Ahmad, Habibullah (2011) Microfluidics platforms for quantitative, multiplexed protein detection. Dissertation (Ph.D.), California Institute of Technology. http://resolver.caltech.edu/CaltechTHESIS:06072011-185553467
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This thesis describes the development of microfluidic platforms that enable cheap, facile, rapid, and multi-parameter protein sensing. The first section of this work describes two strategies for high density DNA microarray patterning: microcontact printing and flow patterning. A protocol is provided for micron-scale alignment of multiple PDMS stamps to a single substrate, and a simple strategy to allow very low aspect-ratio stamping is enumerated. The second section describes the formation of high density antibody microarrays using flow patterned DNA microarrays in conjunction with DEAL chemistry, and applies these microarrays to biological measurements. The platform’s performance is first characterized using a human chorionic gonadotropin assay, and is subsequently used to stratify 22 cancer patients from frozen serum samples by quantifying the levels of twelve serum proteins. A microfluidic plasma separation device is then detailed to allow for similar measurements from fresh finger pricks of blood. The third section of this work outlines improvements to the flow patterning platform through two alternate schemes: covalent attachment and DMSO patterning. Both protocols are shown to dramatically increase the consistency of microarray elements across a single chip when compared to the initial method. Theoretical simulations are used to describe the mechanism by which DMSO enhances patterning consistency. The fourth section describes the design and fabrication of a robotics system that is capable of autonomously interfacing and manipulating PDMS substrates, and its application to producing barcode microarrays. The resulting substrates show unprecedented consistency from chip to chip, and we demonstrate through massively parallel single-cell measurements that data derived from different substrates is statistically indistinguishable. Finally, we introduce an integrated software and hardware package designed to facilitate and automate microfluidic control at the laboratory level. We further provide the technical details of a related system which optimizes and comprehensively automates microfluidic blood assays such that even non-technical users who have never worked with microfluidics can regularly obtain the same standard of data that is produced in the lab.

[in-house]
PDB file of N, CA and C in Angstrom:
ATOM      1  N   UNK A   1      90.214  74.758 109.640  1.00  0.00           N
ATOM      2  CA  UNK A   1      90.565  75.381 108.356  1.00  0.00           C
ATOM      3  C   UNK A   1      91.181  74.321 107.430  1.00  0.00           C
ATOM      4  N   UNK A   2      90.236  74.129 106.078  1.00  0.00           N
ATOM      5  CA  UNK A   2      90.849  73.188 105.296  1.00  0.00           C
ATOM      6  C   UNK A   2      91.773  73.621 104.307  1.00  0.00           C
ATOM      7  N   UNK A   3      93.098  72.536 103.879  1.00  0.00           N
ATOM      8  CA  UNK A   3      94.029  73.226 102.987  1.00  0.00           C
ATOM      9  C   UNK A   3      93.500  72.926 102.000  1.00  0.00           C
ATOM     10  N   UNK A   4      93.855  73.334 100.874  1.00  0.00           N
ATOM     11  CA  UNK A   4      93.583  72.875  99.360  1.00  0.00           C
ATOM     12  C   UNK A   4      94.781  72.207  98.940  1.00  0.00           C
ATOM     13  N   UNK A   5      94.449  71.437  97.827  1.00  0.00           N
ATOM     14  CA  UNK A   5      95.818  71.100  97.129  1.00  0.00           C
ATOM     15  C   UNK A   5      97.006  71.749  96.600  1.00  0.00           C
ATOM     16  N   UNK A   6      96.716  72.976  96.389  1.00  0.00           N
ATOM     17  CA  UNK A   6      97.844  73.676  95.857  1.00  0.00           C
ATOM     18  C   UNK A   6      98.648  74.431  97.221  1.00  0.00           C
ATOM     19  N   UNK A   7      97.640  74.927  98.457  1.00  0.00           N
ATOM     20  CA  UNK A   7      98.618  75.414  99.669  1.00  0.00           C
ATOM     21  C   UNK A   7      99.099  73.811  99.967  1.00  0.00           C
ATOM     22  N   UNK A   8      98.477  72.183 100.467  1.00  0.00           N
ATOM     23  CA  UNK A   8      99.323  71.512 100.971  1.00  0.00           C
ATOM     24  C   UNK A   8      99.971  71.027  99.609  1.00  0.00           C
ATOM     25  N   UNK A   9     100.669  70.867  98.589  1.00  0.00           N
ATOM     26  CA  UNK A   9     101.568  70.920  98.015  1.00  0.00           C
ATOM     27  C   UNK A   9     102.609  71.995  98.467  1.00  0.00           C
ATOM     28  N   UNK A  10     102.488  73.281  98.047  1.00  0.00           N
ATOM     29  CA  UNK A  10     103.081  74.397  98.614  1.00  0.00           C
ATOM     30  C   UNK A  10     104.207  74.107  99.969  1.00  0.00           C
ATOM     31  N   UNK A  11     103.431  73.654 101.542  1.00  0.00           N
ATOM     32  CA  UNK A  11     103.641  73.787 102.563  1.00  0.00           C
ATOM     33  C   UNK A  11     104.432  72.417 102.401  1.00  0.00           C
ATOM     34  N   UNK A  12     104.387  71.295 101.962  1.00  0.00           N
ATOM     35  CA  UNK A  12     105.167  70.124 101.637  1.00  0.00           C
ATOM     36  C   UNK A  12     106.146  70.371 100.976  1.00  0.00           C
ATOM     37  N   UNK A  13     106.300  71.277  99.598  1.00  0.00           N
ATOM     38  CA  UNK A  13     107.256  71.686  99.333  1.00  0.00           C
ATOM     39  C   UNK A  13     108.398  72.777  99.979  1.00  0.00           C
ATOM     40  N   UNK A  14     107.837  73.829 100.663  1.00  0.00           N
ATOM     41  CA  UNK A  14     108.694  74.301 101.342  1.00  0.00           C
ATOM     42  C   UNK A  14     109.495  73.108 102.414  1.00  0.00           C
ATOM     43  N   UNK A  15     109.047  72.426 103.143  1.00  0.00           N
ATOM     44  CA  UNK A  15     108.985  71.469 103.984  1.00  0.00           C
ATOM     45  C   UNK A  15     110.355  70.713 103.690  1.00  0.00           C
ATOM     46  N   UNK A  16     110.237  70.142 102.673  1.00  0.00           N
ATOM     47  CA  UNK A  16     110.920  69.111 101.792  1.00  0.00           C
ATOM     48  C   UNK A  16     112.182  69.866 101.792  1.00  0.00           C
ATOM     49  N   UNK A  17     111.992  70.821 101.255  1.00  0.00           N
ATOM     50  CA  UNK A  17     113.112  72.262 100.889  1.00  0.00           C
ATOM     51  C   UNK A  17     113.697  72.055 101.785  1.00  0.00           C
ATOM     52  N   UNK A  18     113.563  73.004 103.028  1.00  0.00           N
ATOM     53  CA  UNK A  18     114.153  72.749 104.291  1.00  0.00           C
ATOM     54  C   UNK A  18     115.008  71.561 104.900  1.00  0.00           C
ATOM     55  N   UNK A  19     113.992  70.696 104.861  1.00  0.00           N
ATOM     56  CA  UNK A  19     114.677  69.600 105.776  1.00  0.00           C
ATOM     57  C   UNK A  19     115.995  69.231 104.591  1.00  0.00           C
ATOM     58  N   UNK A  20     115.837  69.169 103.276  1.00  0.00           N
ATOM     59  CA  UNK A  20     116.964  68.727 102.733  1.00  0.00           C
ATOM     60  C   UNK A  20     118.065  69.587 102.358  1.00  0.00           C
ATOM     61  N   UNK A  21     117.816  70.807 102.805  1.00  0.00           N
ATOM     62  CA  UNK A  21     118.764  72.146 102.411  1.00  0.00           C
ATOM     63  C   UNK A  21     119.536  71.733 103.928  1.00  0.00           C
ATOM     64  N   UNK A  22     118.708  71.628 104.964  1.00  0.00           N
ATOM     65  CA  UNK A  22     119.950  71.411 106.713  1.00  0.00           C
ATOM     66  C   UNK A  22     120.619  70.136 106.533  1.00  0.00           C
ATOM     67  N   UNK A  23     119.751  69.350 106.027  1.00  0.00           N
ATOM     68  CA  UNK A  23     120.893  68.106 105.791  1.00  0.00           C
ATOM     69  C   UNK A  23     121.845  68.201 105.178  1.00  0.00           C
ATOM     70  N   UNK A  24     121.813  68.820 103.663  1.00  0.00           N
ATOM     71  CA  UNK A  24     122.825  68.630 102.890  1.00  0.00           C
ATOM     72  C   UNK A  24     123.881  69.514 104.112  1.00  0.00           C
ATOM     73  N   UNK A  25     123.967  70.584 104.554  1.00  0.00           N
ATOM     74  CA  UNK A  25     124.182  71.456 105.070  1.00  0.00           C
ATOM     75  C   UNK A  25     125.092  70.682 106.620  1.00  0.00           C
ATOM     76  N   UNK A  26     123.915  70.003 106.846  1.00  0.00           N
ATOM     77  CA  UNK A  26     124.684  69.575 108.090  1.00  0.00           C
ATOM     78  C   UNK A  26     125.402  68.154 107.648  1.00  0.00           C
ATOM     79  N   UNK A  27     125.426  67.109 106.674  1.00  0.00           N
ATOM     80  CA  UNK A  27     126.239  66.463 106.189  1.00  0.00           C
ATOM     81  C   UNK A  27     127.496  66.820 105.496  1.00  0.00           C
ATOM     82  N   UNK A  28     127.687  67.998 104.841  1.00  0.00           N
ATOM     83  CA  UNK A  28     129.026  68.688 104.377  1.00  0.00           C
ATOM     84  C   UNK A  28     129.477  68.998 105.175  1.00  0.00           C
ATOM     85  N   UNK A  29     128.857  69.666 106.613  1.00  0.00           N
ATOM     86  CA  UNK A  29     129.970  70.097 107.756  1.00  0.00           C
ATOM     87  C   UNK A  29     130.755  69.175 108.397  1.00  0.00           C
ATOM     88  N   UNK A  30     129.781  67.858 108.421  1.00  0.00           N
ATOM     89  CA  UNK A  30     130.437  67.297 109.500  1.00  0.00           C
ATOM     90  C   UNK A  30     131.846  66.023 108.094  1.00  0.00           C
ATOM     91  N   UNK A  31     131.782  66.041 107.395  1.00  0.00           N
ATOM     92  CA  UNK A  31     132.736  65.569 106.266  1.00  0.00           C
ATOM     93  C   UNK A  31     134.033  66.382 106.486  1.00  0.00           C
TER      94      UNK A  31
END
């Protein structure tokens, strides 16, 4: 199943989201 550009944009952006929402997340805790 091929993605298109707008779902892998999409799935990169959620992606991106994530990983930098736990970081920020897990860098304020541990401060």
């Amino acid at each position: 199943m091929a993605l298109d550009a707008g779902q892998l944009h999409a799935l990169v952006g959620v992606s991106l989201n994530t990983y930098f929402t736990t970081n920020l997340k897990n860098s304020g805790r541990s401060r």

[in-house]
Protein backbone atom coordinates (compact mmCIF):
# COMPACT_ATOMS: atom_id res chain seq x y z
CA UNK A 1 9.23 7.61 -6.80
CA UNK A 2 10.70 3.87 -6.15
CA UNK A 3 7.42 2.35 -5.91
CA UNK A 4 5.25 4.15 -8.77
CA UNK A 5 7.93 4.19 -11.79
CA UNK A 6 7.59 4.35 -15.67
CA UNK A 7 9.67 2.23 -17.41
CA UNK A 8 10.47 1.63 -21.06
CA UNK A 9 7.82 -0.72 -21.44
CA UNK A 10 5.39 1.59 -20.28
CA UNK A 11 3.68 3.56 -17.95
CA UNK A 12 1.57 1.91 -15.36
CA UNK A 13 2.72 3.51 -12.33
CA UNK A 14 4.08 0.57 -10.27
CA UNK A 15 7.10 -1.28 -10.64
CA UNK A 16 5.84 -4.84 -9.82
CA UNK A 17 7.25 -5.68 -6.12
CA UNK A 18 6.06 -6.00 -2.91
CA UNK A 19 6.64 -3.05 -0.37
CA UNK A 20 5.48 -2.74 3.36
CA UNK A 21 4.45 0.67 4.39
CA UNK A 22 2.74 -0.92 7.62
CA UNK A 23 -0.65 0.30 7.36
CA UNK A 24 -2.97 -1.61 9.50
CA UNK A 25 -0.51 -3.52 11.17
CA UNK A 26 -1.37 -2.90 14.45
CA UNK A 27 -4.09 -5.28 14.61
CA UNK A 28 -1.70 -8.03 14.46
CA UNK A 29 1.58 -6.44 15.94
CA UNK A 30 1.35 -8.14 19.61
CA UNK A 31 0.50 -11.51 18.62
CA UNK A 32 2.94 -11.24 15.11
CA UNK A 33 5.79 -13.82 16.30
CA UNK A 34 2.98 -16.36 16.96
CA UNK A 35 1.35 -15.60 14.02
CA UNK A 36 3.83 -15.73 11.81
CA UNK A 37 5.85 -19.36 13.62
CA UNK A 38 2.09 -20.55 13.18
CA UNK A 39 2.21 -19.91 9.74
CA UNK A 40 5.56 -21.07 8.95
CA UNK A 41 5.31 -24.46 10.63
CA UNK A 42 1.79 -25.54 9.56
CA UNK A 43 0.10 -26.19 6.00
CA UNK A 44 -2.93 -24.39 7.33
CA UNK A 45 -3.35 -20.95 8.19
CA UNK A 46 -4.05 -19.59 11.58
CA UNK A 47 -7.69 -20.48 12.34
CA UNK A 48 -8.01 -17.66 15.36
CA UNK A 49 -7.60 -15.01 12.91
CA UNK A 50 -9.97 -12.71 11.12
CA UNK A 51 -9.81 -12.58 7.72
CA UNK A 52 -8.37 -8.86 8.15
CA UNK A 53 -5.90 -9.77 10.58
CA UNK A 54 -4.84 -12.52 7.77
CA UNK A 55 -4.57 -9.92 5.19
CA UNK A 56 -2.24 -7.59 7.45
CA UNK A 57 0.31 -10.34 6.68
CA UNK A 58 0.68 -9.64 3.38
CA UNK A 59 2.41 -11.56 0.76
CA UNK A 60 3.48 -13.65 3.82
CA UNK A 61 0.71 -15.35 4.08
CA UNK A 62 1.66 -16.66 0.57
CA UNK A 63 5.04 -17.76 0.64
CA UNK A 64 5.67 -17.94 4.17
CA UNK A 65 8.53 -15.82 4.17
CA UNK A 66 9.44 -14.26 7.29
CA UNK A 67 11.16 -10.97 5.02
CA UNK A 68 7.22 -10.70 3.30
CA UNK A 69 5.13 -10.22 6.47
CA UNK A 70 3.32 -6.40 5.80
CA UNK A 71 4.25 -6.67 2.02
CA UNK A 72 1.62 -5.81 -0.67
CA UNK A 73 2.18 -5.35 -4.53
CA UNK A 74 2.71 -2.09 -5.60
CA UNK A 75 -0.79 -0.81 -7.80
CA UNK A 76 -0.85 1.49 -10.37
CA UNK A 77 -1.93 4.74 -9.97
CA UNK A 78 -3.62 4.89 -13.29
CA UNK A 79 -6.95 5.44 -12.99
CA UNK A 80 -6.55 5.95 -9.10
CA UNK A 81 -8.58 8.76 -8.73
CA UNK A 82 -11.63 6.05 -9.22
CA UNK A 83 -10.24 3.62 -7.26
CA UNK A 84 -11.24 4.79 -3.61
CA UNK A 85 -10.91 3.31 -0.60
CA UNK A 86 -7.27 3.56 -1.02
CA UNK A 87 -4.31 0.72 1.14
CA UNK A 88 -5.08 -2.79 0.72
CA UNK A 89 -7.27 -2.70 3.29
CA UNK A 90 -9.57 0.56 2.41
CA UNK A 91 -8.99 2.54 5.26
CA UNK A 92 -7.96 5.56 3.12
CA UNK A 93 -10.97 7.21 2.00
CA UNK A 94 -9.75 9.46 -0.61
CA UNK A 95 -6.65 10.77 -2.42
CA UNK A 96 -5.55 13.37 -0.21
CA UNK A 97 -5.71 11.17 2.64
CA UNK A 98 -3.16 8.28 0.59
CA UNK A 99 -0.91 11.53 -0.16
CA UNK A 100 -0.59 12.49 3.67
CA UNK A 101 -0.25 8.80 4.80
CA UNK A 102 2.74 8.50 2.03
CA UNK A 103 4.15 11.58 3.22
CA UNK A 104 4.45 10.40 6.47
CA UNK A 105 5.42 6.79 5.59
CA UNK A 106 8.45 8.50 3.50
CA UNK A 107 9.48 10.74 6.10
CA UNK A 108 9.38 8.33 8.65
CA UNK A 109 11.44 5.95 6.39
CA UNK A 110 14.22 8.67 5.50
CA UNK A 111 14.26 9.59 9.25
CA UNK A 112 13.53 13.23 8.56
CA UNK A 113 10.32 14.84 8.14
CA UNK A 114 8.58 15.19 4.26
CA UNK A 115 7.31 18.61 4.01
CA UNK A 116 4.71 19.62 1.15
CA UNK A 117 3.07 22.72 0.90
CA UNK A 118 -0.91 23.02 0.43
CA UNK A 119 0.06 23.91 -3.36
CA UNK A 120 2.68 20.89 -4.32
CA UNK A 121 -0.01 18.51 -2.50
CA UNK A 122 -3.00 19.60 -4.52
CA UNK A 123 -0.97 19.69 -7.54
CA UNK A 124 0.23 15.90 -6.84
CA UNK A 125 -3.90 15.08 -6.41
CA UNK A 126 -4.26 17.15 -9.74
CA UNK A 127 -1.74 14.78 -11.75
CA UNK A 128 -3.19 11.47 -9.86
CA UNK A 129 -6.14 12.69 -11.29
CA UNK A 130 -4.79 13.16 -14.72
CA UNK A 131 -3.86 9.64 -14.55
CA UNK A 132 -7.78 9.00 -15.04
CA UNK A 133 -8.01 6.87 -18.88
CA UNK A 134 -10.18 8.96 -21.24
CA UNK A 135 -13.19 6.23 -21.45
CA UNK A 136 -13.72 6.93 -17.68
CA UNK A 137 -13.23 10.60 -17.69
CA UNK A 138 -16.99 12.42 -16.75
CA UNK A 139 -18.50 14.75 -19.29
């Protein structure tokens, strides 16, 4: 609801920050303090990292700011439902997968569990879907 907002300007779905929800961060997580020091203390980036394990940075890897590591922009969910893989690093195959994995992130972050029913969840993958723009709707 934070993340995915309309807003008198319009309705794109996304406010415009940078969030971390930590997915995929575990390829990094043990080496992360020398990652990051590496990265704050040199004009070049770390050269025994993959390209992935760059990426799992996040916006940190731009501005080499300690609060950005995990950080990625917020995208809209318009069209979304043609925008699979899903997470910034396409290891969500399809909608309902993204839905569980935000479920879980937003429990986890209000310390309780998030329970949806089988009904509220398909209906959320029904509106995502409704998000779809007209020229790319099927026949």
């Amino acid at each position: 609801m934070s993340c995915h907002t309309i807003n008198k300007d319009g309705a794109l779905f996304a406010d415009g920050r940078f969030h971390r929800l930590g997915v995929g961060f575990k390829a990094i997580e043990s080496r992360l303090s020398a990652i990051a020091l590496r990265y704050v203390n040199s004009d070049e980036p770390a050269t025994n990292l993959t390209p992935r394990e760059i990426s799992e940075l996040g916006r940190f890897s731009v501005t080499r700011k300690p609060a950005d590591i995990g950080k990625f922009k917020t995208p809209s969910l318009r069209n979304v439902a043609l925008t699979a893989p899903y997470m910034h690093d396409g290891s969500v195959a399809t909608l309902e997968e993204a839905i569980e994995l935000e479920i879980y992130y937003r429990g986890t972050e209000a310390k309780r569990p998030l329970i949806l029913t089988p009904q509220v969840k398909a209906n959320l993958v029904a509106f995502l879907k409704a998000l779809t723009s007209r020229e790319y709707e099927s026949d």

|Item Type:||Thesis (Dissertation (Ph.D.))|
|Subject Keywords:||Microfluidics, Protein Detection, Molecular Patterning, Microcontact Printing, Biosensing, Automation|
|Degree Grantor:||California Institute of Technology|
|Division:||Chemistry and Chemical Engineering|
|Thesis Availability:||Public (worldwide access)|
|Defense Date:||23 February 2011|
|Non-Caltech Author Email:||habib (AT) caltech.edu|
|Default Usage Policy:||No commercial reproduction, distribution, display or performance rights in this work are provided.|
|Deposited By:||Habibullah Ahmad|
|Deposited On:||14 Jun 2011 22:09|
|Last Modified:||22 Aug 2016 21:22|
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